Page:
I cannot help wondering if any other century, beside the previous 20th one, has shaped mankind in a such a tremendous way? And in this case particularly, shaping people’s lifestyle so strongly. As my own background is in industrial design which quite often touches vehicle design, one of today’s topics, the development of cars, caught my attention.
One of the main features of today’s man, is to own a car that allows him freely to move around and experience the world. The car industry tries to make its best, so that each one of us, can find the model that perfectly suits for our personal needs, and which perhaps also helps to lift our social status in the eyes of the others.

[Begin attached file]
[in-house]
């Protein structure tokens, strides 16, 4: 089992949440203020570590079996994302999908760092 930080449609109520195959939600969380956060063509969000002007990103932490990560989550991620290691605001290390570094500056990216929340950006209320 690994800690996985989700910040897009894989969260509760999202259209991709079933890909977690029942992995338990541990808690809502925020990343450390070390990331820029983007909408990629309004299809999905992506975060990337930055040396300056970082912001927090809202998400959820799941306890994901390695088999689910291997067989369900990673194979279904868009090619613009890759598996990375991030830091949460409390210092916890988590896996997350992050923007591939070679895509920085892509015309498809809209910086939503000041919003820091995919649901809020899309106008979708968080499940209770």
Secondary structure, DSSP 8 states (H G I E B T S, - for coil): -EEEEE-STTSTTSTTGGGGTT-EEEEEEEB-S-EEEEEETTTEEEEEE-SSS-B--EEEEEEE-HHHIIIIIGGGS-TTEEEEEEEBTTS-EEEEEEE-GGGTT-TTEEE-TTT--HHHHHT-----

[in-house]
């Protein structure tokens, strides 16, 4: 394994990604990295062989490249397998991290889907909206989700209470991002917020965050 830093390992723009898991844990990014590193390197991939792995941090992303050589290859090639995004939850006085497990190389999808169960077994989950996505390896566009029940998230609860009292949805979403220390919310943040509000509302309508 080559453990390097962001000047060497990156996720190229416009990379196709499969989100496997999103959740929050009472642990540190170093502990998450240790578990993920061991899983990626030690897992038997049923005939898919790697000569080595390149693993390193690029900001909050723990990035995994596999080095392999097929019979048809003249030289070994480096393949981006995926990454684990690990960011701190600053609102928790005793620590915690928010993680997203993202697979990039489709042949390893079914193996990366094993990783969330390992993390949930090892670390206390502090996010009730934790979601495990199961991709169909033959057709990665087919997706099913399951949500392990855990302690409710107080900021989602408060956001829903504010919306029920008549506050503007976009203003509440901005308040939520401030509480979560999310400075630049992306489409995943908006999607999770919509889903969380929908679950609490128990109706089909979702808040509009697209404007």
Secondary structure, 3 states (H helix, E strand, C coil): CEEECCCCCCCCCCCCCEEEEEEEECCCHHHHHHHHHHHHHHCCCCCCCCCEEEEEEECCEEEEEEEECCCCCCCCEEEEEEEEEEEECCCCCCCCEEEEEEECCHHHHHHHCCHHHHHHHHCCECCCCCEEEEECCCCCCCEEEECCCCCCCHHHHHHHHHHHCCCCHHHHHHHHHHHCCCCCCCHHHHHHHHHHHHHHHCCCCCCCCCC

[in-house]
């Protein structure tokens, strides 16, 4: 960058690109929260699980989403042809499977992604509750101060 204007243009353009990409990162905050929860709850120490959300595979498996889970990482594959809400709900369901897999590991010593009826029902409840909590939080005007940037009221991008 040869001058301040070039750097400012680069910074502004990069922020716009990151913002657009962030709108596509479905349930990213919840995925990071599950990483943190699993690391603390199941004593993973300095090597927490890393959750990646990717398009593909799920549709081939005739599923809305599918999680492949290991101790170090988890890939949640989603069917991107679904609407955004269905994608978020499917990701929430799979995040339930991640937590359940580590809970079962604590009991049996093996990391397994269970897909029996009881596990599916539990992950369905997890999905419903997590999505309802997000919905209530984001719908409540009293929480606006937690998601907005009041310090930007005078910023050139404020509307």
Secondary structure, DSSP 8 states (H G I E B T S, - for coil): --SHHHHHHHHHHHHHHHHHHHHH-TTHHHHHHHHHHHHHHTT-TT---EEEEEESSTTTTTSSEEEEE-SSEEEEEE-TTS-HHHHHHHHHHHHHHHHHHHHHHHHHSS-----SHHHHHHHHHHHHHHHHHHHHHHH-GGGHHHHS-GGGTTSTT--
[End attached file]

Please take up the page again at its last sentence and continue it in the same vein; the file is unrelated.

As a designer, the story of Ford T-model is something that my colleagues always tend to hype about, but not that often, the impacts of this story are examined from the reverse side. The same thing goes actually with the electric cars. Like on today’s lecture, there are many news coming from the car industry, which is desperately trying to invent new, more sustainable solutions, so that conscious people can continue moving around in their private vehicles. Today the Toyota’s Prius had the chance to shine. But like usually, nobody asks if electric cars have a dark reverse side as well. As long as people are focused mainly on two things, oil and CO2 emissions, it is easy to keep on marketing electric cars as a great innovation. However, despite the fact that the electric car may not produce any CO2 emissions during its use, who says that producing the electricity for the electric cars is CO2 free? Using non-renewable energy sources for producing electricity, such as coal and oil, still play the main role in the present-day world and these two sources increase continuously CO2 emissions. Because of this fact, the sustainability of the electric cars should be questioned more often. But like said before, this side of the electric cars hardly ever is mentioned. And I do understand why not. It is not a good marketing speech.